The Weight of History

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This is Anthony Byrnes Opening the Curtain on LA Theater for KCRW.

Imagine a hotel room filled with Malcolm X, Cassius Clay, Sam Cooke and Jim Brown. To raise the stakes a bit, make it the night that Cassius Clay defeats Sonny Liston to become the Heavy Weight Champion. Oh, and for good measure, make it the night before he announces his connection to the Nation of Islam.

That's the gutsy and tantalizing setup for playwright Kemp Powers world premiere at Rogue Machine One Night in Miami. Based on a historical event, Mr. Powers imagines what these four icons might have chatted about behind closed doors.

Now history plays are tough and writing about icons is even tougher. The audience enters the theater with a certain familiarity. These aren't fictional creations - these are men we know - or at least think we do. As a playwright, you have not only the burden of drama but also the obligation of expectation and the weight of history. As actors, the challenge is equally daunting. How do walk the razor thin line between mere mimicry and caricature?

After you get over the revelation that these four men were not only friends but spent this historic night together, playwright Kemp Powers asks us to buy into a celebration that centers around a motel room and vanilla ice cream: no adoring fans, no ladies, no booze - save for Sam Cooke's flask. Just four guys hanging out. If you can buy into this conceit the play's got you.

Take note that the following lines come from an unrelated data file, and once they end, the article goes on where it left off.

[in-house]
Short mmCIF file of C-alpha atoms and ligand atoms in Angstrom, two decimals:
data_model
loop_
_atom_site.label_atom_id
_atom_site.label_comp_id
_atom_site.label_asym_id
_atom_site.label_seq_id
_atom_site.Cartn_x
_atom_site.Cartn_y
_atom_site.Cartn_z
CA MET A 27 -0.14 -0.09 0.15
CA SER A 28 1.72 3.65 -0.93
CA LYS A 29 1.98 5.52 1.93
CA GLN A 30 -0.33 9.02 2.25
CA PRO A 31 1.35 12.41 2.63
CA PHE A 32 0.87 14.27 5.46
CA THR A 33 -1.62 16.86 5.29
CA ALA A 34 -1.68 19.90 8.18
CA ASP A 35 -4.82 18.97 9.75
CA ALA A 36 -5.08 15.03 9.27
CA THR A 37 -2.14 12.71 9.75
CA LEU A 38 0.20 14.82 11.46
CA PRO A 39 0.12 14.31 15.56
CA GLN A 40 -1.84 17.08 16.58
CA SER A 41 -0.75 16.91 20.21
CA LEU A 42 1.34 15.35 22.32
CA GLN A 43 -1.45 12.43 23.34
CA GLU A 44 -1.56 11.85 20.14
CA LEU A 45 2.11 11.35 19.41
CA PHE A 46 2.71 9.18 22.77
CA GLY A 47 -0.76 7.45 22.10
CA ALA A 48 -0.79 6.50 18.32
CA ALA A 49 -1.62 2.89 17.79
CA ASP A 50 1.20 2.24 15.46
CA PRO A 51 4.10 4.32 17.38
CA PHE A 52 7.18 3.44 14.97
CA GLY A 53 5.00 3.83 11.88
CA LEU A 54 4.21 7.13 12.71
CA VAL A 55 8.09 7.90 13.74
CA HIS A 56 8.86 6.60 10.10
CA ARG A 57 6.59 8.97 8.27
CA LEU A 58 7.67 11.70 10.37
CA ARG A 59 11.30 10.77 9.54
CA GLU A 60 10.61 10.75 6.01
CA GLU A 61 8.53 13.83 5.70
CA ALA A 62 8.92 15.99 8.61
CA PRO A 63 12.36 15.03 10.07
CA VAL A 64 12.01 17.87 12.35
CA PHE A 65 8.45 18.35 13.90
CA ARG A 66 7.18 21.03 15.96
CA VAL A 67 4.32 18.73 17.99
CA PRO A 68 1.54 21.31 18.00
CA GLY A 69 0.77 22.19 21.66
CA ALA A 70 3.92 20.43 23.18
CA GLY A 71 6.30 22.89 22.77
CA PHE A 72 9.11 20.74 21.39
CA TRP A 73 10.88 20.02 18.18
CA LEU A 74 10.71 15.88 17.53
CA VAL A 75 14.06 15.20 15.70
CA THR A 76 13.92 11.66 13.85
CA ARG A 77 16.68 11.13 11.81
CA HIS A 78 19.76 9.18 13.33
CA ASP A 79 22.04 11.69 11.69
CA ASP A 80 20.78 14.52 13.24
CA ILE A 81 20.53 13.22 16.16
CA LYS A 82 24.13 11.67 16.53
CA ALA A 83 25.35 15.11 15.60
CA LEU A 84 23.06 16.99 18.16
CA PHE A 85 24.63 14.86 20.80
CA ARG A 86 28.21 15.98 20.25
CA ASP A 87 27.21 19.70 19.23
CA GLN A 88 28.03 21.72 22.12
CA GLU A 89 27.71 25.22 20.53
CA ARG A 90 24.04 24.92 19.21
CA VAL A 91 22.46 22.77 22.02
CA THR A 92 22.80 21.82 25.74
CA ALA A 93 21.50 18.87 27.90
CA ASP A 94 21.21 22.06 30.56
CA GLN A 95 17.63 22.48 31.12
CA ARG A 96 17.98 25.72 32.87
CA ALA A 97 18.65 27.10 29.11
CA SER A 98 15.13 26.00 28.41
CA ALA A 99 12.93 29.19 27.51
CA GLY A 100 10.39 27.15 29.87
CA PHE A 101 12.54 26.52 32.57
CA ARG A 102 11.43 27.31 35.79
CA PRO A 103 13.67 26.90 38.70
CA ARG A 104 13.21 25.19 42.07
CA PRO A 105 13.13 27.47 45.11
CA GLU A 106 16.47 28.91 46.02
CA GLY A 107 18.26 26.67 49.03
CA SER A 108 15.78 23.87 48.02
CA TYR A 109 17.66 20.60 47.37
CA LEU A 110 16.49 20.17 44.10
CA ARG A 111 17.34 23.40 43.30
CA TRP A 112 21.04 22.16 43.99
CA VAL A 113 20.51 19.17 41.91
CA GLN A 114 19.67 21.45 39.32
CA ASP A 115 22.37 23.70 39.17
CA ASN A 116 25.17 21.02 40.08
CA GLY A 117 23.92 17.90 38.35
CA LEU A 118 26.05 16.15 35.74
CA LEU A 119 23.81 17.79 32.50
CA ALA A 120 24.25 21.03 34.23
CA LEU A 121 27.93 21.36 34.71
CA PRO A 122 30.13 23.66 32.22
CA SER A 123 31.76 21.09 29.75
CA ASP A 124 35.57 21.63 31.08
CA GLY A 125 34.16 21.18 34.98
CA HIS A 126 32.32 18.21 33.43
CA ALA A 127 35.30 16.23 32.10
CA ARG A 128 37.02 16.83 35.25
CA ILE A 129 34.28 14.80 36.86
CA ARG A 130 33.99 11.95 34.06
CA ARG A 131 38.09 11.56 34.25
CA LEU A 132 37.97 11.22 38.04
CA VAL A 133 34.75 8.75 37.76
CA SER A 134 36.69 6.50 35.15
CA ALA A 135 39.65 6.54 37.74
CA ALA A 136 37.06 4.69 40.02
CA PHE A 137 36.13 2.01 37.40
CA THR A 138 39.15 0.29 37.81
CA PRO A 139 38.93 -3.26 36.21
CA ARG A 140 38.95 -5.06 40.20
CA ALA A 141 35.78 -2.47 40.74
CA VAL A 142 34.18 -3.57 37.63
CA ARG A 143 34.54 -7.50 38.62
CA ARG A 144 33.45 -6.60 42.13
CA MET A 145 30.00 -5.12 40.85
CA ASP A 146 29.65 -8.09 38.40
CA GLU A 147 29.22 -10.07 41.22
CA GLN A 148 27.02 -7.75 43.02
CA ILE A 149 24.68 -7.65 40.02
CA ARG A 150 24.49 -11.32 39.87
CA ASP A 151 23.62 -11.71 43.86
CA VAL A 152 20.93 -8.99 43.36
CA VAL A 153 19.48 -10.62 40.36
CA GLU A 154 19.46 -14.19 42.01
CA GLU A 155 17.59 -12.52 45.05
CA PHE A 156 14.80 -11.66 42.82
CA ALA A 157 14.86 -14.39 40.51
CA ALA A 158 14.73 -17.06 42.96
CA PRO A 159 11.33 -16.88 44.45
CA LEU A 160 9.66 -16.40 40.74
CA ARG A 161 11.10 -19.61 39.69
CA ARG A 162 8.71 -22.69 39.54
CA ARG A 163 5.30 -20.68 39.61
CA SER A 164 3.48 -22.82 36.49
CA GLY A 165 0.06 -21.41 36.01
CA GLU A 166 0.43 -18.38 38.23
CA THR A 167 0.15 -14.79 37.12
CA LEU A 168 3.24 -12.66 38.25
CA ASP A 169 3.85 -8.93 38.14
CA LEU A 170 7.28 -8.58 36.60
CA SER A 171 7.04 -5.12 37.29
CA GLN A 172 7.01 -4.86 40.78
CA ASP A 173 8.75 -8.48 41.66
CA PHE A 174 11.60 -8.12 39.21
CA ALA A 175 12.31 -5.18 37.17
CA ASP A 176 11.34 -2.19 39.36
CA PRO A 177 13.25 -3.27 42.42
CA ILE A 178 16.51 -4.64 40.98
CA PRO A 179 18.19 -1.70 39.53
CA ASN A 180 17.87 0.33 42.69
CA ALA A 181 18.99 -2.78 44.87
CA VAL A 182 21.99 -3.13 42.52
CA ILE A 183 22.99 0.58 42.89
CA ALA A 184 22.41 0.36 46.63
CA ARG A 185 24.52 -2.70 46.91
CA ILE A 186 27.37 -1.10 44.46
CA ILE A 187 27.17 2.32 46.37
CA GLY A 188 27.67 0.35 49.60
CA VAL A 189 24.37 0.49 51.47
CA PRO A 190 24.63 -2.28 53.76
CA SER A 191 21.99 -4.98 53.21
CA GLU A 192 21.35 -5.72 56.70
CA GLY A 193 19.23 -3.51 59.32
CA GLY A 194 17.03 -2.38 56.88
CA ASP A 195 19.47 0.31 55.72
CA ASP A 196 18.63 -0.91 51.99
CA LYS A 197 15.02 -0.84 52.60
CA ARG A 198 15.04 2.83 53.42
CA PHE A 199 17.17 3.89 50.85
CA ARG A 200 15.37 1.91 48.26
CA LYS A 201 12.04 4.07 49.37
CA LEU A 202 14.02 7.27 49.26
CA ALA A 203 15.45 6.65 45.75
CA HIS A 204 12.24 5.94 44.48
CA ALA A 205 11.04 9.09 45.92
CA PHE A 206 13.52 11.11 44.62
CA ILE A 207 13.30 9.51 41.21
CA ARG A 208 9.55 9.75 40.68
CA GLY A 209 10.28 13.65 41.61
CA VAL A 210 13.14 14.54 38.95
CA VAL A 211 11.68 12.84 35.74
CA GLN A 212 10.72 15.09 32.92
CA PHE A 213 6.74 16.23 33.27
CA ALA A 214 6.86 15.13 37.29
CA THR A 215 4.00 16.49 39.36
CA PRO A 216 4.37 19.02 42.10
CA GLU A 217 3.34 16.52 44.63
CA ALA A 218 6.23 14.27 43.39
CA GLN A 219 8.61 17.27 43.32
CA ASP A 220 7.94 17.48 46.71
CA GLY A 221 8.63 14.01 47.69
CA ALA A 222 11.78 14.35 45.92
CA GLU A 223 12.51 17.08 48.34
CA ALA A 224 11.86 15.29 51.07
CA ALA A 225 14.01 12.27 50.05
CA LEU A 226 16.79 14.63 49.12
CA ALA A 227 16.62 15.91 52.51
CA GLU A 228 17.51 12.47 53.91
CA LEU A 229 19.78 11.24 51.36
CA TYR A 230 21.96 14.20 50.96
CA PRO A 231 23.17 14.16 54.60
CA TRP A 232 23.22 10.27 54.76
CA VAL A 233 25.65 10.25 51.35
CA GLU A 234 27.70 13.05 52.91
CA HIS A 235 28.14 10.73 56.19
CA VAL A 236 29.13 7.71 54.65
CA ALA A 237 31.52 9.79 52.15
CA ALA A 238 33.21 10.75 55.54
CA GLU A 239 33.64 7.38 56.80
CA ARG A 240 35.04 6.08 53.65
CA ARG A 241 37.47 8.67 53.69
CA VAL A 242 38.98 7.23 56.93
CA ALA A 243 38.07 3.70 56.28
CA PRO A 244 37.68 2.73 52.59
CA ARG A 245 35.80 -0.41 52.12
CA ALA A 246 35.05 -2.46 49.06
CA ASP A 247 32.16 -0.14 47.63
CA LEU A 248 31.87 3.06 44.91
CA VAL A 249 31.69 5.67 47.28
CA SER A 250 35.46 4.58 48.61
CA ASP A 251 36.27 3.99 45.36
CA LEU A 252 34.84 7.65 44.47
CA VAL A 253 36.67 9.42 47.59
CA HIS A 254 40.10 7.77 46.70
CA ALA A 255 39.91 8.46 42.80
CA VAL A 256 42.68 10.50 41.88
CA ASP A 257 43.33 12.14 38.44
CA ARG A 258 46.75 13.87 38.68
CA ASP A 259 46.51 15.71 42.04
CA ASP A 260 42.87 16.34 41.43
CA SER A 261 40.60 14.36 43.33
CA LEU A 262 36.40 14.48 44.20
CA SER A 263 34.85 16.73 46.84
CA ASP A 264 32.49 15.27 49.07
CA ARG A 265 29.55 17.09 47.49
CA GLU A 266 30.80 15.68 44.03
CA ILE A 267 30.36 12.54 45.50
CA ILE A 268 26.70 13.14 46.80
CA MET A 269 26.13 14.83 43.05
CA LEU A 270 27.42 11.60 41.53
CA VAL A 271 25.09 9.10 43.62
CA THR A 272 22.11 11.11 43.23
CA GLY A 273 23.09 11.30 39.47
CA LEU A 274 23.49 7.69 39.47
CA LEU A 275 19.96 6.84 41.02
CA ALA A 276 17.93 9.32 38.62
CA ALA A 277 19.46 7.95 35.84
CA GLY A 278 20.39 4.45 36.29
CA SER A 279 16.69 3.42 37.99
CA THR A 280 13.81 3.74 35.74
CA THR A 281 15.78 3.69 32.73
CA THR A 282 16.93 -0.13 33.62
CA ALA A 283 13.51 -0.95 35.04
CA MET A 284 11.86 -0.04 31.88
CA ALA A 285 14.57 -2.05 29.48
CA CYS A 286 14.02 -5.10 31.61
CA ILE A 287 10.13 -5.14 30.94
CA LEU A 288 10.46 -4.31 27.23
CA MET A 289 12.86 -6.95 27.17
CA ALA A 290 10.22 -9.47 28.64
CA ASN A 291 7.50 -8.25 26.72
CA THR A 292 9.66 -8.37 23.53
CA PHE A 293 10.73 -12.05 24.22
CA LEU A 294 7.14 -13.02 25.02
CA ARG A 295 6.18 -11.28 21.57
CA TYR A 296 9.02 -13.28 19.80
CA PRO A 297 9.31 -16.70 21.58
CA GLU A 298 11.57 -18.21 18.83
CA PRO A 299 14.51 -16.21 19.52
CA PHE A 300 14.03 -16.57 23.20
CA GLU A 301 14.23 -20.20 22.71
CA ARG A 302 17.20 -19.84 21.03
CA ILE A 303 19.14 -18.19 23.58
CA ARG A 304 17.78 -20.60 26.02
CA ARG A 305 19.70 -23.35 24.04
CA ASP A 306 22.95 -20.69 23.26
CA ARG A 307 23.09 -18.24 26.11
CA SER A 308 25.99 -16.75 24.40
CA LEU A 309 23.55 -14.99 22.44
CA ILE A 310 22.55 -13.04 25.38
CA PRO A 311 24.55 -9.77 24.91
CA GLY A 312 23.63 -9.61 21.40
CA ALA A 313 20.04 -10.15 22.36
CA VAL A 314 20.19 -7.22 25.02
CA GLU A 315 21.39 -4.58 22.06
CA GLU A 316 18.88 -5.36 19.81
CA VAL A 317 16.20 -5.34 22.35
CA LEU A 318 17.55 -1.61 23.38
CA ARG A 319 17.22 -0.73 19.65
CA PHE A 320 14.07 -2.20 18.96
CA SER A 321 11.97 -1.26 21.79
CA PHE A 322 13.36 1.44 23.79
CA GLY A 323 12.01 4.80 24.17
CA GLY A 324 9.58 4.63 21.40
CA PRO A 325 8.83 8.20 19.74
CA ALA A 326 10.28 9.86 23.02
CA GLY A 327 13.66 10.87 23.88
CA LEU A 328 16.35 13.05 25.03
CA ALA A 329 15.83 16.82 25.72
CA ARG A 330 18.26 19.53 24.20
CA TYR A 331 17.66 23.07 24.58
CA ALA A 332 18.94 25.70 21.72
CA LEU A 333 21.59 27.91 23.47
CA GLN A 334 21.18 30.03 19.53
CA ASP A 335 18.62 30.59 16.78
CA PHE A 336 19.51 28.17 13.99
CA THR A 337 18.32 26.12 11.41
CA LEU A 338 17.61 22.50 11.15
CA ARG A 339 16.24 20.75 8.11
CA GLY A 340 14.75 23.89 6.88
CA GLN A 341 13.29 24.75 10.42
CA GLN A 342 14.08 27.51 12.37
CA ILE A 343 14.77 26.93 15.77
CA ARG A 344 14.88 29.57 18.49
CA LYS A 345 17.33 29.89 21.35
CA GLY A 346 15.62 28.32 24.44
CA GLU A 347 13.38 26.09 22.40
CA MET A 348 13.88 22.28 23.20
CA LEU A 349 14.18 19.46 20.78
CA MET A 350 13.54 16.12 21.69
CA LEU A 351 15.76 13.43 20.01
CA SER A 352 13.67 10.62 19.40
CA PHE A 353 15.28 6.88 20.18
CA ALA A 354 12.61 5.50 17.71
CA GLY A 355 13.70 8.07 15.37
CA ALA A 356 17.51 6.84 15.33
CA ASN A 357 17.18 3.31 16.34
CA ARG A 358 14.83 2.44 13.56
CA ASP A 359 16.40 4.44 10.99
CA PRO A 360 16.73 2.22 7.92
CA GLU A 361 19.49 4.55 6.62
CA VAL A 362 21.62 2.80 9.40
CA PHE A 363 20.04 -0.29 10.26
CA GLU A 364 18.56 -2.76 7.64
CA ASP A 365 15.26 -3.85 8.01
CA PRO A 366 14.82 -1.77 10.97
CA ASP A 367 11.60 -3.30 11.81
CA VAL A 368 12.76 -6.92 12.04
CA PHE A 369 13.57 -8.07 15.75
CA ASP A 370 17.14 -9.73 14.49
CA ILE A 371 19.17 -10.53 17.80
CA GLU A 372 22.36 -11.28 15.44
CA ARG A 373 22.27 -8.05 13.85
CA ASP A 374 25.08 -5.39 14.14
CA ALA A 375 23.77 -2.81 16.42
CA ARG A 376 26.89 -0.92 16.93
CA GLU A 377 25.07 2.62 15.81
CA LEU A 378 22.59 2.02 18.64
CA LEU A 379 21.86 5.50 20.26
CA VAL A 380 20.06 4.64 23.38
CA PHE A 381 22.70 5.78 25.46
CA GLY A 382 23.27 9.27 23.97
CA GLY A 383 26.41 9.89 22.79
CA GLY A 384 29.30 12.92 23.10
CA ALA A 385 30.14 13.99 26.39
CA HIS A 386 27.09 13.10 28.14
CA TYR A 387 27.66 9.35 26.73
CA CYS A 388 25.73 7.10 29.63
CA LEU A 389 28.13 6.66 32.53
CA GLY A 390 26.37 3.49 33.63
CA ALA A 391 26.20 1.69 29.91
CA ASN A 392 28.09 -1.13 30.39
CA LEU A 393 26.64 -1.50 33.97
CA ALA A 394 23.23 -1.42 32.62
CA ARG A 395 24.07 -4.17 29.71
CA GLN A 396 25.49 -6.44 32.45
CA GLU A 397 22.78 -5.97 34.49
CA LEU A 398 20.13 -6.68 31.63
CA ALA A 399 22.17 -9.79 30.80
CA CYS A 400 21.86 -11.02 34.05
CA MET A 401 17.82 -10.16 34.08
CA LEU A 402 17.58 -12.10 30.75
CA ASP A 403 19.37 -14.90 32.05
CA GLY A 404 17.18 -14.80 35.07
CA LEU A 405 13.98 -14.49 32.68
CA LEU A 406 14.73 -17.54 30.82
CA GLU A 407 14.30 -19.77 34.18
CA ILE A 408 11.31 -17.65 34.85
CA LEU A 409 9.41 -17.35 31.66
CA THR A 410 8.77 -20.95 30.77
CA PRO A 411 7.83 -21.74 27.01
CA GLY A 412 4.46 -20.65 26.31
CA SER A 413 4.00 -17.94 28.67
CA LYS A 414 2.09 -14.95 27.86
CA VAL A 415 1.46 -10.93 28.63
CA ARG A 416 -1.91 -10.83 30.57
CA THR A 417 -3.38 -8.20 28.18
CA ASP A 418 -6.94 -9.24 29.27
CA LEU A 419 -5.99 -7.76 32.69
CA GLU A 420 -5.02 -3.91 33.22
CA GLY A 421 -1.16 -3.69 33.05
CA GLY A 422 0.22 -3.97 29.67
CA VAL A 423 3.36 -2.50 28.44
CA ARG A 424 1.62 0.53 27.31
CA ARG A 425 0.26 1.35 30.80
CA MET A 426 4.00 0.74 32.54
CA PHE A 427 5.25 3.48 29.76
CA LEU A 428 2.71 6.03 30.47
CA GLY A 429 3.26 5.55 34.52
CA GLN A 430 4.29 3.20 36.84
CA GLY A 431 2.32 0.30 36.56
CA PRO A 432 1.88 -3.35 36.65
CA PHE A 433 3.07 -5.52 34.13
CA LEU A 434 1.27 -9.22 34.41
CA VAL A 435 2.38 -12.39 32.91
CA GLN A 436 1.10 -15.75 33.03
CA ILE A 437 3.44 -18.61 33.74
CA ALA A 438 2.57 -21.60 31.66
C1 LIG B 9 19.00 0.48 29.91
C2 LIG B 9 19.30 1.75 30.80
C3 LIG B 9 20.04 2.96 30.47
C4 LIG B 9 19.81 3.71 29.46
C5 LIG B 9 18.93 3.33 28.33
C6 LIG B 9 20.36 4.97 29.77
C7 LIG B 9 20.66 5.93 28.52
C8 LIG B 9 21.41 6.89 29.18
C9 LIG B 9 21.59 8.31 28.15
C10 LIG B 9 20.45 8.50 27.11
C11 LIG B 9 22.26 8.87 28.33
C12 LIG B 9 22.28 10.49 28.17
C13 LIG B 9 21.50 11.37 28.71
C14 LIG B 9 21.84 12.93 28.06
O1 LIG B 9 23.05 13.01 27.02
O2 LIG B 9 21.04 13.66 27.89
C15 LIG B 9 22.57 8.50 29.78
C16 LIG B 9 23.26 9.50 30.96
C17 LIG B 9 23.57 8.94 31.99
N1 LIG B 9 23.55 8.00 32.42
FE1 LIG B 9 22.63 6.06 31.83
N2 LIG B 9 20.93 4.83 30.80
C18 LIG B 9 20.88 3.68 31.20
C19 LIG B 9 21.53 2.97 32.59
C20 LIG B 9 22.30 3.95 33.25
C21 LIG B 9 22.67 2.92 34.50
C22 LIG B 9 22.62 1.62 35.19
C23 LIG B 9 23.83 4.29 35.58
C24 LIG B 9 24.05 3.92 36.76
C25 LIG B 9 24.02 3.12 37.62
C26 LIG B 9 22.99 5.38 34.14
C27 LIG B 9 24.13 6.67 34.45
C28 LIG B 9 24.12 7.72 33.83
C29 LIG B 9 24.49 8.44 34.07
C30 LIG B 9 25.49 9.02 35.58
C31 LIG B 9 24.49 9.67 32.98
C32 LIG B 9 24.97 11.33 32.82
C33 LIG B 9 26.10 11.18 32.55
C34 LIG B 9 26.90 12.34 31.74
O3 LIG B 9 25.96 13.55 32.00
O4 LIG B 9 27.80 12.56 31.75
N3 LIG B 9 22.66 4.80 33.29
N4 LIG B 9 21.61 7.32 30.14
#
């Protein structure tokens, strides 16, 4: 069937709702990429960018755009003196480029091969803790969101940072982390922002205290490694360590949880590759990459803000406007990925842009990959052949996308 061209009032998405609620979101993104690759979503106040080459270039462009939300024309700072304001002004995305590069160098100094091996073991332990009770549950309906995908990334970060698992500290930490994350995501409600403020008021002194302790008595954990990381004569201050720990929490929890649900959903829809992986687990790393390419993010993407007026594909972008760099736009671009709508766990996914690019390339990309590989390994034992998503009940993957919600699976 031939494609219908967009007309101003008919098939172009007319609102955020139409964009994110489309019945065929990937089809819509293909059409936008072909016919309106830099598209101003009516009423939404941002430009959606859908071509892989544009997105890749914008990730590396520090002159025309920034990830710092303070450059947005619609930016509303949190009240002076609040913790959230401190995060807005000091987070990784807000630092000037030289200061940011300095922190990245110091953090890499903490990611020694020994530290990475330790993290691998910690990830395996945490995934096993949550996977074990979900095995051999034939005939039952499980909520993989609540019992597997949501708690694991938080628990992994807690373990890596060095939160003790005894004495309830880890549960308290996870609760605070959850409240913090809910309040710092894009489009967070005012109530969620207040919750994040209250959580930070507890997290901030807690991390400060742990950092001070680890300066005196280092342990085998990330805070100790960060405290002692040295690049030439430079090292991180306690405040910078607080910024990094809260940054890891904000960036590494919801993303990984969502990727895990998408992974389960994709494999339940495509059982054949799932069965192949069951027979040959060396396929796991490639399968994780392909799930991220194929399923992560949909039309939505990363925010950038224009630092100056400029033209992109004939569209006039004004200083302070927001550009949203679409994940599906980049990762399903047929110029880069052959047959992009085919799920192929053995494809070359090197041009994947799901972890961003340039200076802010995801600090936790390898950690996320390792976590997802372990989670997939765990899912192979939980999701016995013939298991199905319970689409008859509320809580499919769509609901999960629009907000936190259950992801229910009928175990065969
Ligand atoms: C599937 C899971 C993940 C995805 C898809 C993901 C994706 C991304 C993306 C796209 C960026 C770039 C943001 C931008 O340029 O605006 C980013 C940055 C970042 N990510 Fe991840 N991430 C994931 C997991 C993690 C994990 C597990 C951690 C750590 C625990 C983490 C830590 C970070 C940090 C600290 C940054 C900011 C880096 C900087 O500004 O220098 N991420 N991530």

It's a clever way of tackling history - deflate it - bring it down to human scale.

Mr. Powers does this from the opening lyrics Sam Cooke sings. The play opens with Sam Cooke, played by the remarkable Ty Jones, trying to work out the lyrics to "Put Me Down Easy." He sings, stumbles, swears. Begins again, swears. Then as the sound effect of an airplane flies overhead it all clicks "try and do me just the same as pilots do big aeroplanes put me down easy."

It's a sort of historical voyeurism. We get a hint into Jim Brown's burgeoning film career, we hear Malcolm X plan a trip to Mecca - you get the idea.

But that's only half of the play's project. The real heart of the piece is a contemplation of the artist's role in social change. Throughout the evening, Malcom X appeals to his three friends that they are future of Civil Rights. He comes down hardest on Sam Cooke. Why hasn't he used his voice to give voice to the struggle?

It's telling that Mr. Powers finds his greatest freedom and power writing for Malcolm X and Sam Cooke - two men who tragically will be dead within a year of this meeting. Freed from the weight of history both the playwright and audience can imagine what might have been.

The reason to see the play, like so much of Rogue Machine's work, is for the acting. The cast navigates our expectations and gives us enough of what we expect from these icons but more importantly has us laugh with them and maybe even shed a tear or two - all at human scale.

One Night in Miami… plays at Rogue Machine Theatre on Pico through August 18.

This is Anthony Byrnes Opening the Curtain on LA Theater for KCRW.

Run time: 90 Minutes without an intermission

Banner image: Ty Jones (as Sam Cooke), Jason Delane (Malcolm X), Matt Jones (Cassius Clay) and Kevin Daniels (Jim Brown) in Rogue Machine's One Night in Miami…. Photo: John Flynn